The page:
Testimony by former Trump Organization finance chief Allen Weisselberg — as well as what he allegedly told Forbes magazine in 2016 about the size of Donald Trump’s Fifth Avenue triplex — are now in the crosshairs of the New York Attorney General in the $250 million civil suit against former President Trump and his associates and company.
In a letter Thursday, Kevin Wallace, senior enforcement counsel with the New York Attorney General’s Office, expressed concern to the presiding judge about Weisselberg testimony and a recent Forbes article titled, “Trump’s Longtime CFO Lied Under Oath, About Trump Tower Penthouse.”
Wallace noted in the letter to Judge Arthur Engoron, and included in a court filing, that he had previously asked “for an opportunity to follow up on the Forbes article,” which described prior emails written by Weisselberg and reporters’ notes. The attorney general’s office had not obtained some of the records, Wallace said.
“Based on a review of the documents produced by Defendants, OAG has identified likely omissions from production around inquiries from Forbes in 2016,” Wallace said in the letter.
Wallace flagged what he said was the failure of the Trump Organization to produce emails that have recently surfaced despite “a years-long process” involving OAG subpoenas and multiple affidavits attesting that the Trump Organization has met its obligations. The omissions “indicates a breakdown somewhere in the process of preserving, collecting, reviewing and producing documents,” Wallace said.
Wallace said it appears that the Trump firm didn’t hand over a “later set of emails between Mr. Weisselberg” and a real estate brokerage firm. He called for a monitor to undertake a forensic examination of electronic data held by the Trump Organization from August through September of 2016.
Trump and the AG’s office did not immediately respond to requests for comment.
Weisselberg, a defendant in New York’s civil-fraud case, was accused by Forbes of lying under oath last week when he claimed he had little to do with an allegedly bogus valuation of Trump’s penthouse at Trump Tower.
Under questioning from Louis Solomon of the New York Attorney General’s office, Weisselberg conceded that Trump’s own triplex apartment in New York City’s Trump Tower was only 10,966 square feet even though the company’s statements of financial condition listed the apartment as 30,000 square feet starting in 2012, CFO Dive previously reported.
In an exchange about the discrepancy, Weisselberg said there were other items he had been more worried about, NBC reported in its live trial updates. “The value of that apartment relative to his net worth is not material. It’s about 1%,” Weisselberg said, according to the report. “Looking at the statement of financial condition there were much larger items on there that I was more concerned about.”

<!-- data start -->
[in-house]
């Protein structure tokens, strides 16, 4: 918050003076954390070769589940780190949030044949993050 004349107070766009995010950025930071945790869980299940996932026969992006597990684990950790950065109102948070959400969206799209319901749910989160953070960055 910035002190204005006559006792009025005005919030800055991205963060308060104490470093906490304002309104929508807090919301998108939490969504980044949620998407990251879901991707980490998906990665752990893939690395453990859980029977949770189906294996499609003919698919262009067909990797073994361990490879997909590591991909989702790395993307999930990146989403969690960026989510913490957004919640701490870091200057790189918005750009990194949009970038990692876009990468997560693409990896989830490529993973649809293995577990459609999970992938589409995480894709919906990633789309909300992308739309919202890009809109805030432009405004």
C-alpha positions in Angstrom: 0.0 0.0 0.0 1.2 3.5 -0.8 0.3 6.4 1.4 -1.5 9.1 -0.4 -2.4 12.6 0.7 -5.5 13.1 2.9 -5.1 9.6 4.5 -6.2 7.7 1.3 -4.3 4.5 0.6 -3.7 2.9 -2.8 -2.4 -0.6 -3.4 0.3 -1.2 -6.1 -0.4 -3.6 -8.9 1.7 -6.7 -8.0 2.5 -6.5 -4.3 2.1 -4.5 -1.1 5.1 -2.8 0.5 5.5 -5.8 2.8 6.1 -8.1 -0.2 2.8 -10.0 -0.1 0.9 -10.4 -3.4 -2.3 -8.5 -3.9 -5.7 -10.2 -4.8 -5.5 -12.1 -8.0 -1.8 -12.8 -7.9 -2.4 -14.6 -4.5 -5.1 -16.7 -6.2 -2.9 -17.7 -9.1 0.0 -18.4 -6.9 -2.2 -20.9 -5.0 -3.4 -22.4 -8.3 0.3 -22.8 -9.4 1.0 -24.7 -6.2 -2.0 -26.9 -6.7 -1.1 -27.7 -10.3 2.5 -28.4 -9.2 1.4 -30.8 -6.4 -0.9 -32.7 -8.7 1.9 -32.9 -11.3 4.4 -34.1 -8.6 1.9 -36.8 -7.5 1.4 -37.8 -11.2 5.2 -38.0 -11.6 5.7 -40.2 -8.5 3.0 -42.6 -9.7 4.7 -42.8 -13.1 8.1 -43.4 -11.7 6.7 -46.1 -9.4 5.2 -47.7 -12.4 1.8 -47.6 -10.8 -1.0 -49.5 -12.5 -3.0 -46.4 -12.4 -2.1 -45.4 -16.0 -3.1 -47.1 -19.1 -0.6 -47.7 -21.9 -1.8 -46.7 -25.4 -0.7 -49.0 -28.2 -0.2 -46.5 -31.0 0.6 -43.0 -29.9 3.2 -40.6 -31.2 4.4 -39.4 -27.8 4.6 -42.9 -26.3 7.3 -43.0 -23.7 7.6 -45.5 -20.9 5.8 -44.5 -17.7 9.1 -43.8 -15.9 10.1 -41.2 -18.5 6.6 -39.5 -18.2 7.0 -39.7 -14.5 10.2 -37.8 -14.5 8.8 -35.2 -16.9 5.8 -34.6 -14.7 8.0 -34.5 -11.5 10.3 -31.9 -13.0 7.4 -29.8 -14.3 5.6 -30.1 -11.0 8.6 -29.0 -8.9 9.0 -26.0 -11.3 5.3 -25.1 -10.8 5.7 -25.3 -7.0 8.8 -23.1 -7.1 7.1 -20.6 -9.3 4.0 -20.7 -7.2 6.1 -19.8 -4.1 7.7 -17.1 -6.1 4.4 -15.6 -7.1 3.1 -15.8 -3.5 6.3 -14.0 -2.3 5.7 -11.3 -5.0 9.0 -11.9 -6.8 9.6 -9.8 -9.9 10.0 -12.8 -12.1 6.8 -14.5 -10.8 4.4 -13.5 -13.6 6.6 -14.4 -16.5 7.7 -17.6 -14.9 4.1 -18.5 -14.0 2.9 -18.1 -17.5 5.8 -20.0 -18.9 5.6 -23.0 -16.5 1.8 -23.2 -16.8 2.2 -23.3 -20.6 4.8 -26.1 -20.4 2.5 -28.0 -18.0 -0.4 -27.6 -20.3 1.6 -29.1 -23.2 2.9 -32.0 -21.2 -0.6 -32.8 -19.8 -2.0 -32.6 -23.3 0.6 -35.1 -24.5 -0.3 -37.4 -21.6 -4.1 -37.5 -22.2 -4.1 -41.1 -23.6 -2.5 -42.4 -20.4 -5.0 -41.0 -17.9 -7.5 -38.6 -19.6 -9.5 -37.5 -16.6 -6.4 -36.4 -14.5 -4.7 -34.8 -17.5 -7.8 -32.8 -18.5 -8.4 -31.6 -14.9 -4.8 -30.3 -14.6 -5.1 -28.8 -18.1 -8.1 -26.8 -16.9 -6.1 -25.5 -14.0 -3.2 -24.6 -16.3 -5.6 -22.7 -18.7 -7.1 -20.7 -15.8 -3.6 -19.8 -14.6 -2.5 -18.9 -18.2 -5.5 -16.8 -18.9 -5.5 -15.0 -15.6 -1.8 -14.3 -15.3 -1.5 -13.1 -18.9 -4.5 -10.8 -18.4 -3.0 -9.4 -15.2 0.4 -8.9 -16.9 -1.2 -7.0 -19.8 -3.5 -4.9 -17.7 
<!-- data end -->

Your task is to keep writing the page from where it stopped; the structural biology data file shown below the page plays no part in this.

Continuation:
The Oct. 12 report published by Forbes said that Weisselberg, contrary to his testimony on the witness stand, “absolutely thought about Trump’s apartment — and played a key role in trying to convince Forbes over the course of several years that it was worth more than it really was.” Forbes cited emails and notes indicating Weisselberg’s involvement in valuing the apartment.
The paper trail indicating that Weisselberg was untruthful began in 2009, when Weisselberg and Trump asked to meet with a Forbes reporter, according to the Forbes report.
“Forbes does not know whether the Trump Organization produced all of its documents. The evidence that Forbes has that Weisselberg lied, which the attorney general’s office certainly does not have, is a collection of notes taken by Forbes reporters who were in touch with the Trump Organization over the years while estimating the size of Trump’s fortune,” according to the Forbes story.
New York Attorney General Letitia James filed suit in September 2022, alleging that the former president — with help from his two oldest sons and Weisselberg — falsely inflated his net worth by billions of dollars to secure bank loans for the company on more favorable terms than would otherwise have been available to the company, among other motives.
Trump’s lawyers have appealed a ruling last month from Engoron — which found that AG James had satisfied her burden of establishing liability on the part of the defendants related to their use of fraudulent documents that inflated the value of many of Trump’s properties, including his penthouse apartment.
The former president has derided the suit as politically motivated and his attorneys have argued that property appraisals are subjective and more art than science. In court this week his attorneys sought to show that their appraisal and financial reporting practices were routine and that there was nothing “sinister” about them.
Separately, attorneys for both sides are arguing over the admissability of testimony from a Trump executive who said Allen Weisselberg told him that, “Mr. Trump wanted his net worth on the Statement of Financial Condition to go up,” according to court filings.
Late Friday Trump was fined $5,000 by Engoron for violating a gag order not to speak about any members of the court staff, and was warned about possible imprisonment, CNN reported.